BUENOS AIRES (Nov. 8)
Bolivian consuls abroad make a practice of not granting entrance visas to "Jews, Mongols and Negroes," it was learned here today. The policy is unofficial. An attempt to legalize it some eight years ago was never followed through.
The 4,500 Jews living in Bolivia face a good deal of social anti-Semitism. For example, if a Jew is arrested the police announcement of the action lists the man’s name preceded by the word "Semite." The newspapers, even those professing liberal tendencies, publish the police communiques unchanged. When a Jew becomes a naturalized citizen his documents are stamped "naturalized" to distinguish him from native-born Bolivians.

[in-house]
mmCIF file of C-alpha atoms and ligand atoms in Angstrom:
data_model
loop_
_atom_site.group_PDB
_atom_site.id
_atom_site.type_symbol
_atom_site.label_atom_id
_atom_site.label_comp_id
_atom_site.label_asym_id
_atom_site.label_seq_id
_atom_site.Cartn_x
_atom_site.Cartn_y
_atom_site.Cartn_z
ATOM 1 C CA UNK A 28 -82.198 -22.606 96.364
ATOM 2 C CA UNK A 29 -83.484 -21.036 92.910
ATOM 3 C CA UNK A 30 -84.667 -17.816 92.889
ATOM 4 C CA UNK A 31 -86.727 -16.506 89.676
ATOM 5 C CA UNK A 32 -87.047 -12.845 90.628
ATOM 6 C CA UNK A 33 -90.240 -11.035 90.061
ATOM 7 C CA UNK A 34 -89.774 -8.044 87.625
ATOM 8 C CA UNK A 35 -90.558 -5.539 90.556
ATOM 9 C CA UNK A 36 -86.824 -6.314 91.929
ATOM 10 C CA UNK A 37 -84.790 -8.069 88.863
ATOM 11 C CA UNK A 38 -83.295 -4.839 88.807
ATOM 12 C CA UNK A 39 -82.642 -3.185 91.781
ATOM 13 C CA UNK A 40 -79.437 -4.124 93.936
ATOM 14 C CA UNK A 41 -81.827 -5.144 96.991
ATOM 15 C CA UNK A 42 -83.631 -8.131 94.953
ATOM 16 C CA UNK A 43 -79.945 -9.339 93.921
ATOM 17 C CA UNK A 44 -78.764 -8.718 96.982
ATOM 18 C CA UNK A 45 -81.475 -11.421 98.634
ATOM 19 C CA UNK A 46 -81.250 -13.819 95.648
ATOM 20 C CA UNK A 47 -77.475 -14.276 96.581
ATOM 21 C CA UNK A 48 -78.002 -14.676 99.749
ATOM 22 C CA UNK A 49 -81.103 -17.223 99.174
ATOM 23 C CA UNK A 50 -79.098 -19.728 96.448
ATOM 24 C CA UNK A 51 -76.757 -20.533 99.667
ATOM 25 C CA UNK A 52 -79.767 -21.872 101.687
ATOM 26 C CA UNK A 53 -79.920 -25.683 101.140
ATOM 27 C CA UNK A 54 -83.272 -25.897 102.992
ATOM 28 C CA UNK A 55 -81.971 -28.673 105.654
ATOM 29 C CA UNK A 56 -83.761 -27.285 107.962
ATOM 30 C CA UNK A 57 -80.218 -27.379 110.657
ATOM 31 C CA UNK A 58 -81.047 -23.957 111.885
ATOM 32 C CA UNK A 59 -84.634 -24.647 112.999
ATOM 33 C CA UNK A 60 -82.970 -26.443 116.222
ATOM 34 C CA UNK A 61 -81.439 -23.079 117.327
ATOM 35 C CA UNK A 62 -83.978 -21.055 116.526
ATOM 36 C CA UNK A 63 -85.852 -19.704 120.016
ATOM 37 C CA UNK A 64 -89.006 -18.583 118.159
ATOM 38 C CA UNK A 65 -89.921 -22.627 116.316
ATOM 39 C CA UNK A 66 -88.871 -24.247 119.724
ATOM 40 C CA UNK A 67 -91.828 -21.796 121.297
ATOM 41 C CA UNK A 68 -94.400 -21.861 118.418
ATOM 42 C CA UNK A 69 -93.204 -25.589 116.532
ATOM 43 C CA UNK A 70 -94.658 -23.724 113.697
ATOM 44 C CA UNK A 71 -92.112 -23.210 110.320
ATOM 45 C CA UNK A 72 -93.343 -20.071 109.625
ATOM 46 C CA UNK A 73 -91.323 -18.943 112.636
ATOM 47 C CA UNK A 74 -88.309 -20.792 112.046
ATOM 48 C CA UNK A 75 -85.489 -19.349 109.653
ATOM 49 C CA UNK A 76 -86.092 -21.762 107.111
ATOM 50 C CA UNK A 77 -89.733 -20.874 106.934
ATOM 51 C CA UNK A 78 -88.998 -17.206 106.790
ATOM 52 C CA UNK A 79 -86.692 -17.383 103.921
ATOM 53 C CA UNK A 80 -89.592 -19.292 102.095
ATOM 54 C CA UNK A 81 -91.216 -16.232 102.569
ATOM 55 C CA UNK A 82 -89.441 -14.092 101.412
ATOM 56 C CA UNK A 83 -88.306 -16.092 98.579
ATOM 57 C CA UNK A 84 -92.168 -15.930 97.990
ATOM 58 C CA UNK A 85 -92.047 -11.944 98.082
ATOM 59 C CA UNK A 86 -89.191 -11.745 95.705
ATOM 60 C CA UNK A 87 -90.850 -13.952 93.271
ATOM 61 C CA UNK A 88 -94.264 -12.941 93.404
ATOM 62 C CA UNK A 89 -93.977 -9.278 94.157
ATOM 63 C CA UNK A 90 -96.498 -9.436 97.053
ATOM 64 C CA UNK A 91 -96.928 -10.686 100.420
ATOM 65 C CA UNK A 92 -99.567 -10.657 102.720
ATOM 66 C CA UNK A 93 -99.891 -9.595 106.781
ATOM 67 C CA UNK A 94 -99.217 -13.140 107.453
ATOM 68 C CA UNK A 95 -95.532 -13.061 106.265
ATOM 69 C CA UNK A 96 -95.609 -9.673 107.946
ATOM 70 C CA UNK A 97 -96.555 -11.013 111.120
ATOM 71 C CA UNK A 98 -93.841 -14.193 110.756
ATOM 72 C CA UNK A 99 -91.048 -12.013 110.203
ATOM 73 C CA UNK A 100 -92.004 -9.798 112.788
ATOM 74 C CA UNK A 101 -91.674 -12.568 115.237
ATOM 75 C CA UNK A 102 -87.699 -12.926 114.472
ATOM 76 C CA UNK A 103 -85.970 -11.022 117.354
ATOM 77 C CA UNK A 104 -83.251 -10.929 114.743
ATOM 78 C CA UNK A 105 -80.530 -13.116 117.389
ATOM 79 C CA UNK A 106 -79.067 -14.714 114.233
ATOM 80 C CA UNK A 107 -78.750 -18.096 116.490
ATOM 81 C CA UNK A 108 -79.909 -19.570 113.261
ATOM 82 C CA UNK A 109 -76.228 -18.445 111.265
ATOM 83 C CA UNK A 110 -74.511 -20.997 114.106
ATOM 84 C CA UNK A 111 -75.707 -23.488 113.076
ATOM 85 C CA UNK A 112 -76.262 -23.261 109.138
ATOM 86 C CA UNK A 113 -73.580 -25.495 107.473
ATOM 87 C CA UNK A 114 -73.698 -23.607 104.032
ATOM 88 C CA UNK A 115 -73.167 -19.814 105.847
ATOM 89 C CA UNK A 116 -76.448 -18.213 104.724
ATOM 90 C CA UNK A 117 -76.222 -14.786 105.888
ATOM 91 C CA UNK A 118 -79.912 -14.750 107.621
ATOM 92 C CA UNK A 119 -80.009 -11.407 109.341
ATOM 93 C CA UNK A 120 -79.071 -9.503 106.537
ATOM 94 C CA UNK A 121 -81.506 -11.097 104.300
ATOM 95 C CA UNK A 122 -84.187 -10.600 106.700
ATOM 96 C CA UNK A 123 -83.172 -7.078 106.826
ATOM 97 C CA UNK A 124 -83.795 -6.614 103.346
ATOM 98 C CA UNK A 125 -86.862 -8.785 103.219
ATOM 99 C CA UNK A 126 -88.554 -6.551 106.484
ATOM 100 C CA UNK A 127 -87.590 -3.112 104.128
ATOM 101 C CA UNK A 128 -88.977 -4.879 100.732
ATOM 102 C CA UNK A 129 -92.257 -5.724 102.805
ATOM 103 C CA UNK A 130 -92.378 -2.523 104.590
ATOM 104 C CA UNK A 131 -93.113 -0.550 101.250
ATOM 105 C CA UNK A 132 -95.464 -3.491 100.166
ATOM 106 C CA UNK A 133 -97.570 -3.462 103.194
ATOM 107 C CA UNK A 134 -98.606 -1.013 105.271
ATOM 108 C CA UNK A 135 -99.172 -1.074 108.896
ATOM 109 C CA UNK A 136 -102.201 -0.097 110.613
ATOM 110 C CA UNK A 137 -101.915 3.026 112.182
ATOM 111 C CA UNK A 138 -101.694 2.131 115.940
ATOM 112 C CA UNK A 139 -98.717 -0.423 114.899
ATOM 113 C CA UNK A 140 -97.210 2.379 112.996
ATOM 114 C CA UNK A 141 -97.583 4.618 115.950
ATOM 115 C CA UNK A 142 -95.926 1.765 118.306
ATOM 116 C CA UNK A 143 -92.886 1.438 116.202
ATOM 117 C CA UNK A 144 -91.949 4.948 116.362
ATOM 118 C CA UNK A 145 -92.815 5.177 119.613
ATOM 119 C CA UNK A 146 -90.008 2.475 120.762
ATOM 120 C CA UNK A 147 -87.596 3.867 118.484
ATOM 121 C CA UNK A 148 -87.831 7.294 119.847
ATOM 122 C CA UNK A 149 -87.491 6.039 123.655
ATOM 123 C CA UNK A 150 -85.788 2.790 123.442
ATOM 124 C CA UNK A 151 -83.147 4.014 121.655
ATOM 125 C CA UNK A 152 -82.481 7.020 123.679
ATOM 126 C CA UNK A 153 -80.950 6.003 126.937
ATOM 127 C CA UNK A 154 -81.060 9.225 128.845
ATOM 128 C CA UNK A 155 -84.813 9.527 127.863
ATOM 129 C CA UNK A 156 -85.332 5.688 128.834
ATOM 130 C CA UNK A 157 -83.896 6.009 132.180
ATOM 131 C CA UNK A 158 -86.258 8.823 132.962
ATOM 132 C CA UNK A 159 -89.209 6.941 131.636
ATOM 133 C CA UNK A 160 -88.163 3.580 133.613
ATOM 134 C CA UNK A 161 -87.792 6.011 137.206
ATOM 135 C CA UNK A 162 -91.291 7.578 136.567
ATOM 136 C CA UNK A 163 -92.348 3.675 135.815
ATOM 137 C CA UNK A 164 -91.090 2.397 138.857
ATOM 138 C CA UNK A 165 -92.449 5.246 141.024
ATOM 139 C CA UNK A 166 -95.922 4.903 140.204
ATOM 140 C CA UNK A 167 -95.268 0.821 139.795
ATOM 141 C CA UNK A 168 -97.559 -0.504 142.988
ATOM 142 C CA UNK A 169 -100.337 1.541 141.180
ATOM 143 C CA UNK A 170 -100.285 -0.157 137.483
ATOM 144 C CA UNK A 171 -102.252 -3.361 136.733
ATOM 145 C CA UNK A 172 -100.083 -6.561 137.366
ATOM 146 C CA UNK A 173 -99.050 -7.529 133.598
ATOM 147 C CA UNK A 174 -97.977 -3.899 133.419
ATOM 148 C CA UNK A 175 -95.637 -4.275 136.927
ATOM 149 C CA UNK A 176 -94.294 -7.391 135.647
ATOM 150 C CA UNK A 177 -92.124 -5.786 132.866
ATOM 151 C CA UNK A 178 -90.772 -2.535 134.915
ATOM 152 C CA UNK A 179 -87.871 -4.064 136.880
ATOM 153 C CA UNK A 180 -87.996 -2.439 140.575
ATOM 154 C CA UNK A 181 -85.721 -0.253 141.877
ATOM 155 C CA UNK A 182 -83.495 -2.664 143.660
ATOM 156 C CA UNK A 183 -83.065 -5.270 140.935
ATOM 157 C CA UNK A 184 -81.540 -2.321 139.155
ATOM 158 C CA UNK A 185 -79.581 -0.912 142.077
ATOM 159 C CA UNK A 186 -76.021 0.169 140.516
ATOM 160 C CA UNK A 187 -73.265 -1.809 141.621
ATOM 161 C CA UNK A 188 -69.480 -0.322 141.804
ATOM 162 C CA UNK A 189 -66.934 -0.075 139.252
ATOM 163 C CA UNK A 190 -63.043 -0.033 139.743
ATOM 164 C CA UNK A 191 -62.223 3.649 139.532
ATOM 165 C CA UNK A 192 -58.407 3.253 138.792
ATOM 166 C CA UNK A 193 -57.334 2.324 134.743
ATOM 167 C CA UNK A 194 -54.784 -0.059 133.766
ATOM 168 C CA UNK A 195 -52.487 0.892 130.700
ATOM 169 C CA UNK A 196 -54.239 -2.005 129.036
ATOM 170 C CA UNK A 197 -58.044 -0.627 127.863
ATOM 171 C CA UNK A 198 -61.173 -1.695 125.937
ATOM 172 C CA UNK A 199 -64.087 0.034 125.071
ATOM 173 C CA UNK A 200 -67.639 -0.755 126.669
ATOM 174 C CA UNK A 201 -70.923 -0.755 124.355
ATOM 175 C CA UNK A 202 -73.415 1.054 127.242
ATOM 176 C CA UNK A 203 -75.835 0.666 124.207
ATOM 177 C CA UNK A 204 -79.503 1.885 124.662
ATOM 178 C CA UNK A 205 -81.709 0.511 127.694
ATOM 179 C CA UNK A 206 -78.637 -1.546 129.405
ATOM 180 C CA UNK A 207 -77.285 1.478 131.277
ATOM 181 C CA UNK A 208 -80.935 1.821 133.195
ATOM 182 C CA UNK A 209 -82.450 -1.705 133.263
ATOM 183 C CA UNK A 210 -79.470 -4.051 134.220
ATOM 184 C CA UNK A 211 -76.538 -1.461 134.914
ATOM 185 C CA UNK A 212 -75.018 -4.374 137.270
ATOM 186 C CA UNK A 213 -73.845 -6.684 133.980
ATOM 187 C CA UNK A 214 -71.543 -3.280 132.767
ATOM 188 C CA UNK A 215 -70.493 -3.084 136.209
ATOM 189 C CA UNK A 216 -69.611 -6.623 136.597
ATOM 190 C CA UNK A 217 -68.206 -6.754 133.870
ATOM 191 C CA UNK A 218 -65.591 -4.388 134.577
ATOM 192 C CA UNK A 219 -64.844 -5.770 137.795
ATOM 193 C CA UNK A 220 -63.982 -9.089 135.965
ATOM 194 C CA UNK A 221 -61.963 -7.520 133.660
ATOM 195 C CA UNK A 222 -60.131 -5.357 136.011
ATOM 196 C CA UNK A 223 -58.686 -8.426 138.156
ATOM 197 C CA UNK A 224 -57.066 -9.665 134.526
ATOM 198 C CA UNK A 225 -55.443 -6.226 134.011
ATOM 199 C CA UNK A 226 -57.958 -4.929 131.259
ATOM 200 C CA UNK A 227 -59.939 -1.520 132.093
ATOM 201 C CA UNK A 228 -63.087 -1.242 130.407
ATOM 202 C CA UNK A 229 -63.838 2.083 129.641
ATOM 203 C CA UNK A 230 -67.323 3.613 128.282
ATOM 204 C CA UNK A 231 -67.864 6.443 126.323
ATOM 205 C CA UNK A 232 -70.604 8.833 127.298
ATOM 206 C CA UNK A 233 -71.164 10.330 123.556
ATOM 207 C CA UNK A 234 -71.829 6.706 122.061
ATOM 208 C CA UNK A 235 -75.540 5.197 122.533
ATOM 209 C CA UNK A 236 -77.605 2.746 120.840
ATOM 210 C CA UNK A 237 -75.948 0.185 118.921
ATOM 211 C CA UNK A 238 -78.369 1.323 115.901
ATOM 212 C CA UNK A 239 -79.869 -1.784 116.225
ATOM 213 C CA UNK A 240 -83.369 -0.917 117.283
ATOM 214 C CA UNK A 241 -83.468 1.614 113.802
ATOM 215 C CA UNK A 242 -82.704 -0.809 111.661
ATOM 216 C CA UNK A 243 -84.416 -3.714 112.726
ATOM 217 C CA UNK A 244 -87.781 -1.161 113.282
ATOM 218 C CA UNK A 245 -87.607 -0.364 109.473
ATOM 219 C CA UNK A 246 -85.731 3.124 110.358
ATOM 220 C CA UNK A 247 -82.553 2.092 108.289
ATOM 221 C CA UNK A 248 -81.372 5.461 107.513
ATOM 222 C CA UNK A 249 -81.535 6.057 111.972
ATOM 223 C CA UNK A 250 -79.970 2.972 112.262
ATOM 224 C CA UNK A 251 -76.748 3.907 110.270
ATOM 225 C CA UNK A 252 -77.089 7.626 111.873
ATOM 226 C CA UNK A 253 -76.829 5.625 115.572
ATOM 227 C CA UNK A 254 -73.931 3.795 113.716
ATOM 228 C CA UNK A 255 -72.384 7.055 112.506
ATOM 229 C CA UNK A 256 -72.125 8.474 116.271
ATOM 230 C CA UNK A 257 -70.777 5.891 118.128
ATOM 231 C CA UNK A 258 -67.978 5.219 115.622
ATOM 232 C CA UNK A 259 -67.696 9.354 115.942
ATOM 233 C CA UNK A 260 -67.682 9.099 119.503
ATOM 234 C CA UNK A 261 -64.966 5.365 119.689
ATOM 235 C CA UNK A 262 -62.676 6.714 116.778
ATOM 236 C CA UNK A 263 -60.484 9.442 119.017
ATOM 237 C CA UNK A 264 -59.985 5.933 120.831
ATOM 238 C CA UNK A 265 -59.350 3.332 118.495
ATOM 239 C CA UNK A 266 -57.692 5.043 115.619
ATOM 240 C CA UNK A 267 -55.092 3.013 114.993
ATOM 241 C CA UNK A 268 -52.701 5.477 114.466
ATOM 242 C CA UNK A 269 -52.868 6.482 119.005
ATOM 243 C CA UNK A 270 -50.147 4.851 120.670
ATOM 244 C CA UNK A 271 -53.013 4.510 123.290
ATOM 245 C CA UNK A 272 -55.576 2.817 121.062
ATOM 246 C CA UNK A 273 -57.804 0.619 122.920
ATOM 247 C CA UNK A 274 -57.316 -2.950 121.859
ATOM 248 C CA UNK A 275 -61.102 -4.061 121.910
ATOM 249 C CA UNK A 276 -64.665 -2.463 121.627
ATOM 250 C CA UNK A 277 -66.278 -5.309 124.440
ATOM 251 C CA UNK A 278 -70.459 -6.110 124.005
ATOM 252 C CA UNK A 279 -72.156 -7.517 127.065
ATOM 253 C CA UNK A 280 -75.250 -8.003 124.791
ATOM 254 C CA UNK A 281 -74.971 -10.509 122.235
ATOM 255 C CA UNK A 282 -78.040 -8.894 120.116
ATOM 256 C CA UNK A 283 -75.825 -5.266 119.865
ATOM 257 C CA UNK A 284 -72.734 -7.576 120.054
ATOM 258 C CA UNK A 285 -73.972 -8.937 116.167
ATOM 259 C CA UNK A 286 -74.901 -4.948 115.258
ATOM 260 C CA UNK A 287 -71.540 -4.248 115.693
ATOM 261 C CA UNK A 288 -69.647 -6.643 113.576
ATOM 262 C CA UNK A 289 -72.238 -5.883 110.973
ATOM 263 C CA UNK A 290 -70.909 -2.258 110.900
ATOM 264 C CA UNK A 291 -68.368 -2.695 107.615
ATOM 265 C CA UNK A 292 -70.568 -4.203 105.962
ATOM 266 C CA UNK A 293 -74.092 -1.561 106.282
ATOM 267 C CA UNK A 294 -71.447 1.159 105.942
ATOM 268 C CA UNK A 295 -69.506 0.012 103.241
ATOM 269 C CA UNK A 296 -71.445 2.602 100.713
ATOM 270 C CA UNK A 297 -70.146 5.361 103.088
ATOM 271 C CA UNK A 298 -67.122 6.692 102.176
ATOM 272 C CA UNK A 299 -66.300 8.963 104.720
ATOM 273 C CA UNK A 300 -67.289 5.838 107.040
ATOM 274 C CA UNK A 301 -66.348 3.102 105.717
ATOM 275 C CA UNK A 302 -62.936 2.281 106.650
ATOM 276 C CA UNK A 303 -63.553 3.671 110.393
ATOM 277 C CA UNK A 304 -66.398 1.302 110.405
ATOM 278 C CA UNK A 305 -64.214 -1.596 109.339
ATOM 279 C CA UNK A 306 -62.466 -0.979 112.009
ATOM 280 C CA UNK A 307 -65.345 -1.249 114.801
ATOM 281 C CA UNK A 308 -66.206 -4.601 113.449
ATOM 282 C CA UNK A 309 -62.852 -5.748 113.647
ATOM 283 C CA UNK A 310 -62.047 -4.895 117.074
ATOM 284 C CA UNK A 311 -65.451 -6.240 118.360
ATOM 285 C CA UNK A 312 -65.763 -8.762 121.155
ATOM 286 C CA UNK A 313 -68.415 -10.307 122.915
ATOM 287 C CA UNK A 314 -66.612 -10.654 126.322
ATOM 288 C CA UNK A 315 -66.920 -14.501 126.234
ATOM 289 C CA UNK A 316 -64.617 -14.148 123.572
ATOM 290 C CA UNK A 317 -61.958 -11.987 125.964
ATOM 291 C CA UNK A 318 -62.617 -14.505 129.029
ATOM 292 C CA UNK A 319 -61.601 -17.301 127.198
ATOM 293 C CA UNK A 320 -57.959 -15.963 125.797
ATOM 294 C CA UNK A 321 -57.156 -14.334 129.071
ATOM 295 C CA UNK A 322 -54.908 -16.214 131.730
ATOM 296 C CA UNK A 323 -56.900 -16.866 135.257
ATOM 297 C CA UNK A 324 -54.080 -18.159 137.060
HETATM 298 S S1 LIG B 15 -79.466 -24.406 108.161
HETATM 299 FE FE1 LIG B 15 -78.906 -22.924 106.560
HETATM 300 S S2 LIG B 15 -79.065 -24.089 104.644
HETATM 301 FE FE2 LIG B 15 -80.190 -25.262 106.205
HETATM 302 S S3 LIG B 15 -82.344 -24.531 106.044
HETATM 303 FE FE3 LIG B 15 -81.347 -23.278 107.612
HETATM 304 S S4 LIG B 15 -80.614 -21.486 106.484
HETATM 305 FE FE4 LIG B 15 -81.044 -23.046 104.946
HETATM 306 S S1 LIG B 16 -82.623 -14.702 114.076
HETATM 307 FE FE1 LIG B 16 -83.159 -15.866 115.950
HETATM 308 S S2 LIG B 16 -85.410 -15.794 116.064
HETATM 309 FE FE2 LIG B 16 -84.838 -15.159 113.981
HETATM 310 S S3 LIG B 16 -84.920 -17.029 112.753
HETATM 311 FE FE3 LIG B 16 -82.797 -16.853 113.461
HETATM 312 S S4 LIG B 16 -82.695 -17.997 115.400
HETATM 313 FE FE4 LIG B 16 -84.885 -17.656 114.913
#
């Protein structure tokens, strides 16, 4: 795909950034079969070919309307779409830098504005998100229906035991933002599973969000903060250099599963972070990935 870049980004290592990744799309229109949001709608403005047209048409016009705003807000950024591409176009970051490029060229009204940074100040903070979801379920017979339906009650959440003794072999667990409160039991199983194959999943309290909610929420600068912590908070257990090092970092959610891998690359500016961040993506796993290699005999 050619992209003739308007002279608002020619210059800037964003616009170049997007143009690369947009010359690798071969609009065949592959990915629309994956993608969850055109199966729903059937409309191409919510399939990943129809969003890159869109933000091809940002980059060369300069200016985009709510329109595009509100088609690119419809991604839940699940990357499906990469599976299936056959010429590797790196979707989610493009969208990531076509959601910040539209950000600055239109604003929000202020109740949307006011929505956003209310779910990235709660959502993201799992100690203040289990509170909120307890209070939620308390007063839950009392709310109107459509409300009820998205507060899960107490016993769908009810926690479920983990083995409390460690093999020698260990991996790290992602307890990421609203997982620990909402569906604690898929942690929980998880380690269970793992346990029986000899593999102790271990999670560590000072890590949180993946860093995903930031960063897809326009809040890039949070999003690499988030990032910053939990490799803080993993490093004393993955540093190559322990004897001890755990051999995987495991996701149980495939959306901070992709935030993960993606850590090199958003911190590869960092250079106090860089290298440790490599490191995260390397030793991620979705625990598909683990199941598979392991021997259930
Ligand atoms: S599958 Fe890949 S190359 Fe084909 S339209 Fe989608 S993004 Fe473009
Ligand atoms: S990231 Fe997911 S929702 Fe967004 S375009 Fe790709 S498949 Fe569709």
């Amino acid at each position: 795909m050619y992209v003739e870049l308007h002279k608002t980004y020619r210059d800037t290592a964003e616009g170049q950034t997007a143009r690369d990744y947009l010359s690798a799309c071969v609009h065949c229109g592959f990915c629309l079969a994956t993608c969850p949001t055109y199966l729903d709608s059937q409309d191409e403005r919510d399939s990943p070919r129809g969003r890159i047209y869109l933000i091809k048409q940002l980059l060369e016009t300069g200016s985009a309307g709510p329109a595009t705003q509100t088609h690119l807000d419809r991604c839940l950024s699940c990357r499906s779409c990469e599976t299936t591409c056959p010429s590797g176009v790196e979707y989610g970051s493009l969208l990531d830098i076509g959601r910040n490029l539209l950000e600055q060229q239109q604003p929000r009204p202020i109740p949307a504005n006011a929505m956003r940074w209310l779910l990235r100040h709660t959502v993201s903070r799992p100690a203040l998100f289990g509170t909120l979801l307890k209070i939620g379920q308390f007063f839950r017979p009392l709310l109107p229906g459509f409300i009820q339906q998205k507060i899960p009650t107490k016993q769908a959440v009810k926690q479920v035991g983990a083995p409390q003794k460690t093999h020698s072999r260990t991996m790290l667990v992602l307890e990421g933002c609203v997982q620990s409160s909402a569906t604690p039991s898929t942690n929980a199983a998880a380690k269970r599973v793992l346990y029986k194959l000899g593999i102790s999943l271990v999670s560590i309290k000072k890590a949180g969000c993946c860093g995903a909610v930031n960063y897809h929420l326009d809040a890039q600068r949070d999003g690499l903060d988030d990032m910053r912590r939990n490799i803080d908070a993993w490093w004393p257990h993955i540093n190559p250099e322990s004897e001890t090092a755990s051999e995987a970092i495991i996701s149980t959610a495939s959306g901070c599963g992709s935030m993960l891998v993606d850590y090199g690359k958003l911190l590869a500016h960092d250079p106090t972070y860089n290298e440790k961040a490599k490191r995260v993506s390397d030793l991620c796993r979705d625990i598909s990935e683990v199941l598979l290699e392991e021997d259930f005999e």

As a result of the social anti-Semitism a large number of Jews–more than now reside in the country–have emigrated, making their way to Argentina, Chile and the United States. Most of the Jews now in Bolivia came originally from Germany.